How to Figure Out if You Can Afford Not to Go Back to Work after Maternity Leave


Know Your Finances

The number that most of us have in mind when we think about staying home after maternity leave is the gross income we'll have to give up; that is, the amount of our total salary before taxes and other withdrawals are taken out. And when you subtract that big number from your overall household income, the idea of living without it might seem impossible -- at first.

To get a better idea of just how much you truly need to get by, remember that you've been living on your take-home pay (the amount you actually receive in your paycheck each month), not your gross. Then take a detailed look at your living expenses, breaking them down into essential and nonessential spending to get a clear understanding of where your money goes:

Essentials

  • Mortgage or rent
  • Property taxes
  • Insurance (homeowners, auto, life)
  • Health care (co-pays, premiums, medication)
  • Car payments
  • Other debt payments (student loans, personal loans, minimum credit card payments, etc.)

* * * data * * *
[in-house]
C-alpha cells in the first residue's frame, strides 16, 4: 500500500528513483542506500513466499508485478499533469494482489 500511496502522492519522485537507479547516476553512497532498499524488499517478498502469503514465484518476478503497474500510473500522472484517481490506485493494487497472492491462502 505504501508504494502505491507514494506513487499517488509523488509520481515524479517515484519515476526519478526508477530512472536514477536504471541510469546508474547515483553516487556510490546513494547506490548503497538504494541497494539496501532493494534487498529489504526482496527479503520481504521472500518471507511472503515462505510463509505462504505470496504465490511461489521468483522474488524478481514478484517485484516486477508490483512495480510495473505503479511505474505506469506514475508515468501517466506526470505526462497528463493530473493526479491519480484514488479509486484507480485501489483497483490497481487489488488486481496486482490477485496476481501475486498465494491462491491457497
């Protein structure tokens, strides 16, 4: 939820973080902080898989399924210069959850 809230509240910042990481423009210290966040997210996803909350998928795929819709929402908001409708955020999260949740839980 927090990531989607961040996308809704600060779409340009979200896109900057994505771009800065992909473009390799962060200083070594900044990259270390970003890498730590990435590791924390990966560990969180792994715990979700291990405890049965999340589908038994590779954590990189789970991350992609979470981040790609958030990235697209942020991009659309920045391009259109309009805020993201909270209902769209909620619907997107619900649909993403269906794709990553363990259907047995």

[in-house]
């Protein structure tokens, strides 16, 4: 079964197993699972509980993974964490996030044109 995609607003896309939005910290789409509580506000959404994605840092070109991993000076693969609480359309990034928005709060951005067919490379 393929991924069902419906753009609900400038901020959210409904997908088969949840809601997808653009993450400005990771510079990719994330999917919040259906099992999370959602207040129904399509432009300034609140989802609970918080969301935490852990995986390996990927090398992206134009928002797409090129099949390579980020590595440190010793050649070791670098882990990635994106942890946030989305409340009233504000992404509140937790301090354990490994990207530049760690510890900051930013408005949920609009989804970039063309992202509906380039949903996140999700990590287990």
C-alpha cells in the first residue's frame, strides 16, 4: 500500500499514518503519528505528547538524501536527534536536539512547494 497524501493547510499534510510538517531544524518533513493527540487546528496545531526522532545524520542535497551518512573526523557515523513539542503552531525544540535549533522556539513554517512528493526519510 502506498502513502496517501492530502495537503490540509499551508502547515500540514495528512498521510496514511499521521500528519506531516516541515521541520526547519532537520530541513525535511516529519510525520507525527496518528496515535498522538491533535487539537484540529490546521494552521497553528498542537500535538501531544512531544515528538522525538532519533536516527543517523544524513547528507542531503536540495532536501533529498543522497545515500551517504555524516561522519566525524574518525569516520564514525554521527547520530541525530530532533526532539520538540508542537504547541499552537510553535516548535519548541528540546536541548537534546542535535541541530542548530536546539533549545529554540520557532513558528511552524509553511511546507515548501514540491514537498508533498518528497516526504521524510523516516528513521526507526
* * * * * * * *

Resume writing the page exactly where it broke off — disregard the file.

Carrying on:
• Groceries
  • Utilities
  • Savings
  • Other

Nonessentials

  • Entertainment
  • Clothing
  • Dining out
  • Gifts
  • Vacation/travel
  • Housecleaning or lawn mowing services
  • Other

For each expense (and any others you may have), list your monthly spending -- to the penny, if you can! Don't forget to include any new expenses that you'll have after the baby is born, like diapers, baby clothes and food, and doctor visits.

Finally, be sure to consider how much you can save by not returning to work. For most new parents, the biggest expense is day care, which can run anywhere from $800 to $1,200 per month. But don't overlook smaller expenditures that add up fast:

  • Commuting (tolls, gas, public transportation)
  • Lunches
  • Incidental spending money
  • Work clothing
  • And, yes, dry cleaning!

Now that you know how you're spending your hard-earned cash, you'll have a better sense of exactly how much income you truly need each month. But if you've crunched the numbers above and it still doesn't look good, don't panic. Instead, read on, and make a plan.